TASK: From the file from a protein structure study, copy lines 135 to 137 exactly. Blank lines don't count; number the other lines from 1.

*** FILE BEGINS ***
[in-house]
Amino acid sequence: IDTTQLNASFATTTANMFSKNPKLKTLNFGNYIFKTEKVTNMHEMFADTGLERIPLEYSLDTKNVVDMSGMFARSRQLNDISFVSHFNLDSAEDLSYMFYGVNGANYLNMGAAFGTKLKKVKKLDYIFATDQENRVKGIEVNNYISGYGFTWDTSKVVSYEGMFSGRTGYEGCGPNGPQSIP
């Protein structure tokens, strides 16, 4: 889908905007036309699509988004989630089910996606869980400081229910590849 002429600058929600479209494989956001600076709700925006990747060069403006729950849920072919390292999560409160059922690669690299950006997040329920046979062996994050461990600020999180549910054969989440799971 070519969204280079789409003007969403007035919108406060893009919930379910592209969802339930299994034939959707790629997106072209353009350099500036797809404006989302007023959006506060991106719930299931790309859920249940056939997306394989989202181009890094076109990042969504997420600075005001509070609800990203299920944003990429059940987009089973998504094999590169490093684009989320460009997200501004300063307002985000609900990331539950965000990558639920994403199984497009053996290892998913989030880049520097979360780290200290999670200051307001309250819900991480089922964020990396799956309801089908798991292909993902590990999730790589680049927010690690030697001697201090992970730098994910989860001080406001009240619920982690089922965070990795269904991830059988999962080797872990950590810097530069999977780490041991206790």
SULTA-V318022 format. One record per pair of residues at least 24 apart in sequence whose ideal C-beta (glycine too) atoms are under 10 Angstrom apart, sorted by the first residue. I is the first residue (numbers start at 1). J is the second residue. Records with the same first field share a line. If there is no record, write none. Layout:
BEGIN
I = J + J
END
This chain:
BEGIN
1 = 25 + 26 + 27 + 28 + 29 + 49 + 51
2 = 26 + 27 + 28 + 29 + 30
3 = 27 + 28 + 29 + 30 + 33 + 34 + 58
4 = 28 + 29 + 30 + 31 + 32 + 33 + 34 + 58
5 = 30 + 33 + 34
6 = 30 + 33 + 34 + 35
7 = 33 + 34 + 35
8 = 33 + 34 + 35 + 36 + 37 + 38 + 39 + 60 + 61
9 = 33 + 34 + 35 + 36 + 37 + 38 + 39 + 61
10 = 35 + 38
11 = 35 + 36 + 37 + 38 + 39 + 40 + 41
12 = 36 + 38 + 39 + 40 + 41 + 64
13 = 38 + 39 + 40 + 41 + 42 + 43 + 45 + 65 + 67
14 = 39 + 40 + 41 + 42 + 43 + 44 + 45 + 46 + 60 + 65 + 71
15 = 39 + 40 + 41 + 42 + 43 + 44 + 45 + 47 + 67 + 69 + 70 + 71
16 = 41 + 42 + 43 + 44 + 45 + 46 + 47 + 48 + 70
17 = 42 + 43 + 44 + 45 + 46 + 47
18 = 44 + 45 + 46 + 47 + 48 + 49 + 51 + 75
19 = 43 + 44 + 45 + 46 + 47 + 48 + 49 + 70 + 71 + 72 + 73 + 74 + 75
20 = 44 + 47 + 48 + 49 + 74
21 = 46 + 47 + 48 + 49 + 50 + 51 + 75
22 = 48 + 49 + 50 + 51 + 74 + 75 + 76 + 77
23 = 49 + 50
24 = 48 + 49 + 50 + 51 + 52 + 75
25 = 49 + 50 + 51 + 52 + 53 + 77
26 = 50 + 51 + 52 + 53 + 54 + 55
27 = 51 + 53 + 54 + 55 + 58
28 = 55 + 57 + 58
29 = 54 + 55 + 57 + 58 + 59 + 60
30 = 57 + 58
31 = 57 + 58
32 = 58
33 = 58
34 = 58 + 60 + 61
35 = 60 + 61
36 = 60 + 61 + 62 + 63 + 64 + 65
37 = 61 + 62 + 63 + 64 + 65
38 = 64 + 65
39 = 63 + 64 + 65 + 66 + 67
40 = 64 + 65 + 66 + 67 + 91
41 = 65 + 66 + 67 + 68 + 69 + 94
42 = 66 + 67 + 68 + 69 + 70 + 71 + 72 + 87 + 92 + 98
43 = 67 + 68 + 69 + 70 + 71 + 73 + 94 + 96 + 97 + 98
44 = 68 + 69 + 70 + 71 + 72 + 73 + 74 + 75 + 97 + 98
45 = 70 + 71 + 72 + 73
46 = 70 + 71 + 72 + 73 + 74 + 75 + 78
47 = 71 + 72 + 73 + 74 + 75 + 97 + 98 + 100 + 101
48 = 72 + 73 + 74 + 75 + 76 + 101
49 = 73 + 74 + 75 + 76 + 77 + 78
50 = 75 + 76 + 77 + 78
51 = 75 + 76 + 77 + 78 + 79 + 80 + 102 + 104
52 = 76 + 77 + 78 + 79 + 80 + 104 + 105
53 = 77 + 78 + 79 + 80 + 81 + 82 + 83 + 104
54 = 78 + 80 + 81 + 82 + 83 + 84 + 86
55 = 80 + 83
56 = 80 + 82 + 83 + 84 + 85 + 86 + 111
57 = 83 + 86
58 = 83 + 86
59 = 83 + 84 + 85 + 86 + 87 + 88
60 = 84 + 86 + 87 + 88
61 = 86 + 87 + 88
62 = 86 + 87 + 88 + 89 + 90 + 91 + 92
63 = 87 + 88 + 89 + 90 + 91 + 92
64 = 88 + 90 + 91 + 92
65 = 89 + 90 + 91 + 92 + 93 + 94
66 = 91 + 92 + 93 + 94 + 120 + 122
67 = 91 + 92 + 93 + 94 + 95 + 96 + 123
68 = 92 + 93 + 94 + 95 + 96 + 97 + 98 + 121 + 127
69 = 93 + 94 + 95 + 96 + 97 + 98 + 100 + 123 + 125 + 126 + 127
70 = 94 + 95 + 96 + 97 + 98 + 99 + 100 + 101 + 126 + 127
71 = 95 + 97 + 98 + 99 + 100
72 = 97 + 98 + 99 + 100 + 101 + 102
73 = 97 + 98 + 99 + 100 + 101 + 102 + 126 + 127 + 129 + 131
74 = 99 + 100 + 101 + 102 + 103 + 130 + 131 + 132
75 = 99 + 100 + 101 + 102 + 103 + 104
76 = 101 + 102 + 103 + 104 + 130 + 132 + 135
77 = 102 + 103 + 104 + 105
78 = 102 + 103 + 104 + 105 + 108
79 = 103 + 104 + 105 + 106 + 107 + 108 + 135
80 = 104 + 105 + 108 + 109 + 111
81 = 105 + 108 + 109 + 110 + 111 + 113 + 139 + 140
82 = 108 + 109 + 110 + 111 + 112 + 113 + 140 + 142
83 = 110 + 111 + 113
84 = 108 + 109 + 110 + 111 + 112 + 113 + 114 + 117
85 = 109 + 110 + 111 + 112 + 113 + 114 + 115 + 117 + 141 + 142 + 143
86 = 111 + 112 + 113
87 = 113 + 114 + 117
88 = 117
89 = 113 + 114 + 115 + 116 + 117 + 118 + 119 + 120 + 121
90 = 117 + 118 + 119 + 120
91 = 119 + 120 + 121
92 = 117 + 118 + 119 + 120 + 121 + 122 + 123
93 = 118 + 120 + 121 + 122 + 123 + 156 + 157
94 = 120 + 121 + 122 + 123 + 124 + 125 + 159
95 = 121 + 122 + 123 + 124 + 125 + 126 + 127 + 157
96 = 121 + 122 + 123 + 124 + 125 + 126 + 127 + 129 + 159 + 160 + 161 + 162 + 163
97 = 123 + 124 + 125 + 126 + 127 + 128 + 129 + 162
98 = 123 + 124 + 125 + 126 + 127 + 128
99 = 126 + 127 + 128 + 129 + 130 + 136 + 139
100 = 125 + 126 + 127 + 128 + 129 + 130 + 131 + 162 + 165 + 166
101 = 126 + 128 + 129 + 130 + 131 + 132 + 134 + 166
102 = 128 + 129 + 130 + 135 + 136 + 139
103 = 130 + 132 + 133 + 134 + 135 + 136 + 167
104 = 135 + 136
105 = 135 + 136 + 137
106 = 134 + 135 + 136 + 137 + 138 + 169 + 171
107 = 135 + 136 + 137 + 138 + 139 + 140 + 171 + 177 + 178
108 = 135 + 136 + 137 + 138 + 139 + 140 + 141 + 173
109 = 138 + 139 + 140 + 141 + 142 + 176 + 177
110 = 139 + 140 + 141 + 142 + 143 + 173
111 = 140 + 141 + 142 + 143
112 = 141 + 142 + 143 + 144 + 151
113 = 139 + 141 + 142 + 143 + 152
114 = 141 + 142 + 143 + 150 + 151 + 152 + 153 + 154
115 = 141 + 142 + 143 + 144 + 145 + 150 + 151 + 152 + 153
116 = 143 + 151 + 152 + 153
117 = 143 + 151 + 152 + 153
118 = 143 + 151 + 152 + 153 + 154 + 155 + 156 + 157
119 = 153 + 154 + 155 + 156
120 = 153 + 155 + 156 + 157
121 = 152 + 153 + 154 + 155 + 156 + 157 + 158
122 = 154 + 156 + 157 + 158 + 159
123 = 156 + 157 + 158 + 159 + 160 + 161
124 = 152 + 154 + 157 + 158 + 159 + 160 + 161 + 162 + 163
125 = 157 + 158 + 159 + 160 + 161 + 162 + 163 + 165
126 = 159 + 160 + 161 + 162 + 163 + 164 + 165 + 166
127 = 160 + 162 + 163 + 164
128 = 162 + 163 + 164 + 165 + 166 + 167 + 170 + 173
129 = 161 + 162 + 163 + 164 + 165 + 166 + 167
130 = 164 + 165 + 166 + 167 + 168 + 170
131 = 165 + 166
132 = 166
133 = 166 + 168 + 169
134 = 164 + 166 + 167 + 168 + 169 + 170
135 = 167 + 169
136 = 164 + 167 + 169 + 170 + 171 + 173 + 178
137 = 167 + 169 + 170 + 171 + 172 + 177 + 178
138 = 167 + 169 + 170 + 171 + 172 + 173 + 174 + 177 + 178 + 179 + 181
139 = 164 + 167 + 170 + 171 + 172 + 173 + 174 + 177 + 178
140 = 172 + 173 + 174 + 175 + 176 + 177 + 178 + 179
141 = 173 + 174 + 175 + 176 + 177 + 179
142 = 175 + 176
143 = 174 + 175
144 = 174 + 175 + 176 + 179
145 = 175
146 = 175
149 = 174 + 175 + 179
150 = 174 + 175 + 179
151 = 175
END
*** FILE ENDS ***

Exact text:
126 = 159 + 160 + 161 + 162 + 163 + 164 + 165 + 166
127 = 160 + 162 + 163 + 164
128 = 162 + 163 + 164 + 165 + 166 + 167 + 170 + 173